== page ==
During that same interview, Satoru Iwata also revealed Nintendo had experimented with 3D technology on the Game Boy Advance SP, trying to create stereoscopic 3D images without utilising special glasses. Unfortunately, this was held back by the SP’s screen resolution, Iwata confirming that the result did not look good. The idea clearly stuck with Nintendo though and come 2011, the Nintendo 3DS launched, boasting this as their prominent new feature.

Whilst 3D took centre stage, it’s where AR truly came into play for Nintendo and each console shipped with 6 paper AR cards, scanned in via the 3DS’ outer camera. AR Games came pre-installed to showcase this, bringing a set of mini-games which made for an interesting tech demo. Several earlier games included AR compatibility like Nintendogs + Cats but none went to Kid Icarus: Uprising’s lengths. Launching with a full collectable card set and folder, there were over 400 cards in total, all of which could be scanned into Uprising and even let character cards battle each other.

It showed that Nintendo was actively invested in the technology to include but sadly, it became relegated to being a side-feature and developer interest declined. Whilst the Switch doesn’t natively support AR too, Nintendo’s efforts began expanding into Toys-To-Life concepts and as part of that, Nintendo Labo launched back in 2018. Mixing cardboard cutouts with the Switch and Joy-Con controllers, we’ve seen several kits released but the most notable one came last April, as they launched Toy-Con 04: VR Kit.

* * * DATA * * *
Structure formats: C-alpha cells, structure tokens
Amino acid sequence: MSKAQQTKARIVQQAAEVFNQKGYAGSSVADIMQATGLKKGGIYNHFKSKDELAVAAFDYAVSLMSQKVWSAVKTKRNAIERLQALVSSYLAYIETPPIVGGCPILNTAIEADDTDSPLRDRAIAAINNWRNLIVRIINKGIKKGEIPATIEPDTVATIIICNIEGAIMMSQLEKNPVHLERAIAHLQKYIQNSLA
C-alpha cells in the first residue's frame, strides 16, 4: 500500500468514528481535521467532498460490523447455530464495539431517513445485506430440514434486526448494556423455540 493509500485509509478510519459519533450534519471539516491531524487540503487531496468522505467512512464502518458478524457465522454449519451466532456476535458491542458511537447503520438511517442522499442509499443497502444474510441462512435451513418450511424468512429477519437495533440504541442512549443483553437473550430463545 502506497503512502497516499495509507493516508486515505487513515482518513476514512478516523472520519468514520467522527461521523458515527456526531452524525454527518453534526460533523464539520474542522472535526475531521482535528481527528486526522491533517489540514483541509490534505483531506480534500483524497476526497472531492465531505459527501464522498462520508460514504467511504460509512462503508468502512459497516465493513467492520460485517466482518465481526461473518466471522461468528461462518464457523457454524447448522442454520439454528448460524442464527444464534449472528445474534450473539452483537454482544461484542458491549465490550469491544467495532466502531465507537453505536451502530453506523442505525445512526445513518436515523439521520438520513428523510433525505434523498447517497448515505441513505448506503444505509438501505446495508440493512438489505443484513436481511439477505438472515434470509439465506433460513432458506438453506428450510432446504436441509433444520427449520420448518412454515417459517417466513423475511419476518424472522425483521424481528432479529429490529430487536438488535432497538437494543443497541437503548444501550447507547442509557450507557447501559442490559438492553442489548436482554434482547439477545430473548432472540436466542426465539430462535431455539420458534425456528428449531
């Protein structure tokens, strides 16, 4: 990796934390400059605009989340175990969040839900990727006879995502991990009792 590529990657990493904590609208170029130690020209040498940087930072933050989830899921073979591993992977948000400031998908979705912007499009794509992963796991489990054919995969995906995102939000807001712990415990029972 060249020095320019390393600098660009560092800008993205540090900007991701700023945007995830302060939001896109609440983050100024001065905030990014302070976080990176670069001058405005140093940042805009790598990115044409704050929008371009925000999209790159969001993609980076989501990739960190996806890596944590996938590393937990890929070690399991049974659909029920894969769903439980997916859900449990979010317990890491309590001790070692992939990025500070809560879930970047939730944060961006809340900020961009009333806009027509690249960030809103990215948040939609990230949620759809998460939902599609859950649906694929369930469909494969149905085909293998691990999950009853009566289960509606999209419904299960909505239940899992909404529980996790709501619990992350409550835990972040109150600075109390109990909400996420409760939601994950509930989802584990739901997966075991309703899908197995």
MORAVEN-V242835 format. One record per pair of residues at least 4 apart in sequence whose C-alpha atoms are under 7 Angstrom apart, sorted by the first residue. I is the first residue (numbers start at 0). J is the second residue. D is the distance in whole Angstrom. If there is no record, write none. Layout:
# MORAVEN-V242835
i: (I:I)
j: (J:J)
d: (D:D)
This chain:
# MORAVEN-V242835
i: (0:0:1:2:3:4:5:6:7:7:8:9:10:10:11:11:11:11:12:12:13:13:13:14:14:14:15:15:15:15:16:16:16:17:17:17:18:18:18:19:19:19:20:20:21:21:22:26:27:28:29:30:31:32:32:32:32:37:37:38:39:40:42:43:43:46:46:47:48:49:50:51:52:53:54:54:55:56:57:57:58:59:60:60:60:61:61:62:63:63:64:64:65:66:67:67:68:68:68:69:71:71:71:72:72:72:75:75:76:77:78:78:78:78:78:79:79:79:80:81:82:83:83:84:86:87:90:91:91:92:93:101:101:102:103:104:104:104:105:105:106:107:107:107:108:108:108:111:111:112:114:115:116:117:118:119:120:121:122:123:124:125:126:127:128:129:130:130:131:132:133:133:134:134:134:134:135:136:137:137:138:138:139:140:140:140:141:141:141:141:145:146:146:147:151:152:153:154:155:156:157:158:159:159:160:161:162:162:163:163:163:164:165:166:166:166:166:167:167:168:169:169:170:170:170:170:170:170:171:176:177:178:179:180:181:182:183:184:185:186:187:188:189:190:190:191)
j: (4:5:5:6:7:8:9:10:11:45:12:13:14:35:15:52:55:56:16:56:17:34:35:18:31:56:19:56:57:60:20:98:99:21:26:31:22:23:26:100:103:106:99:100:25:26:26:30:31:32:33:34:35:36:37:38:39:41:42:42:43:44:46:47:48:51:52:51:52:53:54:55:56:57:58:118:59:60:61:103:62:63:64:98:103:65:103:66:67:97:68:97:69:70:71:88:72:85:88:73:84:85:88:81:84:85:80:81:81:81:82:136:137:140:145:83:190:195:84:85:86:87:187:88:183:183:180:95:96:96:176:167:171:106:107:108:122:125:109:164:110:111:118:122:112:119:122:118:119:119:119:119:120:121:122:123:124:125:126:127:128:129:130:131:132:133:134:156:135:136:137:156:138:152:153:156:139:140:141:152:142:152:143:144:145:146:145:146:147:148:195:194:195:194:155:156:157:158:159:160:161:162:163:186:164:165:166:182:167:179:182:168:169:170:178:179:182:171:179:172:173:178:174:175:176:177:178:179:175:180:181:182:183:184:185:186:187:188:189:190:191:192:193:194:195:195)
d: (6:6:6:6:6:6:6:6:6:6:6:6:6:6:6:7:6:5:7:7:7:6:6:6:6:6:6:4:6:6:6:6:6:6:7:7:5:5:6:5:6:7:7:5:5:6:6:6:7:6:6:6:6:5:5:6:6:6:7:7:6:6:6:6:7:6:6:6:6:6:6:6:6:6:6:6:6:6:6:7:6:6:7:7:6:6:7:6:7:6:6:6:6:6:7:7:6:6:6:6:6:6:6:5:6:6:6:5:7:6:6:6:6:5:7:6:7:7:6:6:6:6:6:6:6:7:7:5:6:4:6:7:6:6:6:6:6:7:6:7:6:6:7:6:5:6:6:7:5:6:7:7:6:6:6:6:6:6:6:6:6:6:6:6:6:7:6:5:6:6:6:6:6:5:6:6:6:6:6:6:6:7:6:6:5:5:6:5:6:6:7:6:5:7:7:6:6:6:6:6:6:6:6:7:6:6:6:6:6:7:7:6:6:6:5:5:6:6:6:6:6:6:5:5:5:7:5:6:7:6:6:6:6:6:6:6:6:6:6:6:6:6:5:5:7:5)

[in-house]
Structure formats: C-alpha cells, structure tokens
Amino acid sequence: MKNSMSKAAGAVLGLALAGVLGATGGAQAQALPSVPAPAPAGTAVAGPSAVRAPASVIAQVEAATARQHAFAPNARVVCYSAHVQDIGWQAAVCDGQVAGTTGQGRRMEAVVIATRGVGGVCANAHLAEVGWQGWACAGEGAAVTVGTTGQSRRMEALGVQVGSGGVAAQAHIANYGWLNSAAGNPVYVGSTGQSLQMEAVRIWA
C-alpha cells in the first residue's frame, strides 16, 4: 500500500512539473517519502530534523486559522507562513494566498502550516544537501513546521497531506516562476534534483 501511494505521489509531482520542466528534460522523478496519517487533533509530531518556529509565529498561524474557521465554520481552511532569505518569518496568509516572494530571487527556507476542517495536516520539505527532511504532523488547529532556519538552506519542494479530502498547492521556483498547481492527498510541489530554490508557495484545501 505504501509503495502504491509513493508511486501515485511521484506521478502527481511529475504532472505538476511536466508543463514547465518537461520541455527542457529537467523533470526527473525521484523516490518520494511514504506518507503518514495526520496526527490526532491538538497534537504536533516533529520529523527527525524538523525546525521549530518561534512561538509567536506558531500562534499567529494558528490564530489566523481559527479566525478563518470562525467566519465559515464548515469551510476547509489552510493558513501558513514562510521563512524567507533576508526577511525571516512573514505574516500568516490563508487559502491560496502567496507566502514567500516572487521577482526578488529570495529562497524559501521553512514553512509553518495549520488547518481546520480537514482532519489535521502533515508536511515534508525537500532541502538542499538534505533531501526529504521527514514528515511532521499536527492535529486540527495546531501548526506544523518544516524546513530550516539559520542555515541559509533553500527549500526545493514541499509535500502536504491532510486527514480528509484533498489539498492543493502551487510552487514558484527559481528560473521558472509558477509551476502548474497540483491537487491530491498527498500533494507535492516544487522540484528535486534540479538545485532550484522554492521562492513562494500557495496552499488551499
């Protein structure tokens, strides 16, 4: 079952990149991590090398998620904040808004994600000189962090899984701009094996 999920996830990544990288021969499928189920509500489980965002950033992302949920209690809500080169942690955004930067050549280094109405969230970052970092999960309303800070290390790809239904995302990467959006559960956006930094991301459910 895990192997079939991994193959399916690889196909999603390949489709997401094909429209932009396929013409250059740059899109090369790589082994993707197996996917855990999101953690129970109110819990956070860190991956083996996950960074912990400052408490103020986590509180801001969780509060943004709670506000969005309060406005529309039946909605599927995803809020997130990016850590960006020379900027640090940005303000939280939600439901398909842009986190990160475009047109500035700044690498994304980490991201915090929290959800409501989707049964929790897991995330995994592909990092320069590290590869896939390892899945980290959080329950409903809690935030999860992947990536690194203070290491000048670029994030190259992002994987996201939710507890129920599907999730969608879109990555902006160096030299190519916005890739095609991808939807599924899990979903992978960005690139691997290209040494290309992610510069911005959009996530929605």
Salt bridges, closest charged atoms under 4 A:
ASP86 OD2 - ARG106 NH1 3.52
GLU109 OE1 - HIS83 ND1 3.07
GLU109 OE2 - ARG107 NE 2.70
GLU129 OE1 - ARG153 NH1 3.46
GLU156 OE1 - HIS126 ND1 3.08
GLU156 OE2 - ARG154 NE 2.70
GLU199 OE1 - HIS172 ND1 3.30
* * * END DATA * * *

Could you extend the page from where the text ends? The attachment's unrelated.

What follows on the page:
Of course, as a portable machine with some cardboard attached, the Switch can’t use VR in a comparable manner to PC headsets or PlayStation VR. Making it accessible for all ages, this entry-level experience allowed players to view stereoscopic 3D images via Nintendo’s hybrid console and it didn’t stop Nintendo trying to be creative. Big games like Legend of Zelda: Breath of the Wild, Super Mario Odyssey and Super Smash Bros Ultimate were updated to support Labo VR, to admittedly mixed results.

Pokemon GO© Niantic

Undeniably though, Nintendo’s biggest breakthrough came several years ago, and this is what most likely inspired Mario Kart Live’s core premise. With smartphone use on the rise and 3DS AR basically dead, mobile platforms finally introduced us to Nintendo’s first fully-fledged AR experience, Pokémon Go. Developed in collaboration with Niantic and The Pokémon Company, it used a combination of your phone’s camera, GPS functionality and Google Maps data, becoming the closest thing we’ll ever get to real-life Pokémon.

Through the combined use of these technologies, this was a concept only AR could achieve and quickly became a global phenomenon, helped by a free-to-play pricing model that left few barriers to joining in. It wasn’t always smooth going at launch, suffering with some technical issues but whilst that initial bubble has since burst, it maintains a steady userbase. Recent updates have sought to improve upon AR functionality further, adding reality blending which lets Pokémon hide behind real-life objects.

Though Mario Kart Live: Home Circuit greatly differs in pricing, it’s clear Nintendo is looking to replicate elements of what makes Pokémon Go so successful. By bringing another beloved franchise into the “real world”, it offers immersion we previously could only dream of. There’s a varied history in Nintendo’s work between 3D and mixed realities but ultimately, that desire to create new experiences remains consistent. With Home Circuit looking set to continue this legacy, we can’t wait to see how it turns out.

Do you have any fond memories of Nintendo’s 3D experiences? Did the Virtual Boy make you feel uneasy? Let us know in the comments.